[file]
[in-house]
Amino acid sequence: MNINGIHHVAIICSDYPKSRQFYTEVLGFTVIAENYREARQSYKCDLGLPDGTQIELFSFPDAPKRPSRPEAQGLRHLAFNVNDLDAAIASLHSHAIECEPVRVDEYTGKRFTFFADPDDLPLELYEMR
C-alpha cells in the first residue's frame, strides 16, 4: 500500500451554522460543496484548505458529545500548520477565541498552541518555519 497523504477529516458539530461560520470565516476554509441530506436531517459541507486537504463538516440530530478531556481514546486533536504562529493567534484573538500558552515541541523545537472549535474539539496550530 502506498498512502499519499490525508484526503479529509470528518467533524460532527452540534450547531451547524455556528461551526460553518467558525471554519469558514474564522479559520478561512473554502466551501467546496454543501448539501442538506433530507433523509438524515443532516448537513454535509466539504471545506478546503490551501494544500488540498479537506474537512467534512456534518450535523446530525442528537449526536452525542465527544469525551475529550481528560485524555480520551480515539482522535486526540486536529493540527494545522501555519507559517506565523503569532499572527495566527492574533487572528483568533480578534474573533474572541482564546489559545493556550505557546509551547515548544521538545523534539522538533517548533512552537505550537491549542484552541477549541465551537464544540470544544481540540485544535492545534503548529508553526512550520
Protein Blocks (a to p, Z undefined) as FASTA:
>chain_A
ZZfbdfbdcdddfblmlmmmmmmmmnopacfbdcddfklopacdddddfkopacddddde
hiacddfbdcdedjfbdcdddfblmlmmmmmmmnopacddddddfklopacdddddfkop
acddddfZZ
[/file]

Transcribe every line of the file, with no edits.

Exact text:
[in-house]
Amino acid sequence: MNINGIHHVAIICSDYPKSRQFYTEVLGFTVIAENYREARQSYKCDLGLPDGTQIELFSFPDAPKRPSRPEAQGLRHLAFNVNDLDAAIASLHSHAIECEPVRVDEYTGKRFTFFADPDDLPLELYEMR
C-alpha cells in the first residue's frame, strides 16, 4: 500500500451554522460543496484548505458529545500548520477565541498552541518555519 497523504477529516458539530461560520470565516476554509441530506436531517459541507486537504463538516440530530478531556481514546486533536504562529493567534484573538500558552515541541523545537472549535474539539496550530 502506498498512502499519499490525508484526503479529509470528518467533524460532527452540534450547531451547524455556528461551526460553518467558525471554519469558514474564522479559520478561512473554502466551501467546496454543501448539501442538506433530507433523509438524515443532516448537513454535509466539504471545506478546503490551501494544500488540498479537506474537512467534512456534518450535523446530525442528537449526536452525542465527544469525551475529550481528560485524555480520551480515539482522535486526540486536529493540527494545522501555519507559517506565523503569532499572527495566527492574533487572528483568533480578534474573533474572541482564546489559545493556550505557546509551547515548544521538545523534539522538533517548533512552537505550537491549542484552541477549541465551537464544540470544544481540540485544535492545534503548529508553526512550520
Protein Blocks (a to p, Z undefined) as FASTA:
>chain_A
ZZfbdfbdcdddfblmlmmmmmmmmnopacfbdcddfklopacdddddfkopacddddde
hiacddfbdcdedjfbdcdddfblmlmmmmmmmnopacddddddfklopacdddddfkop
acddddfZZ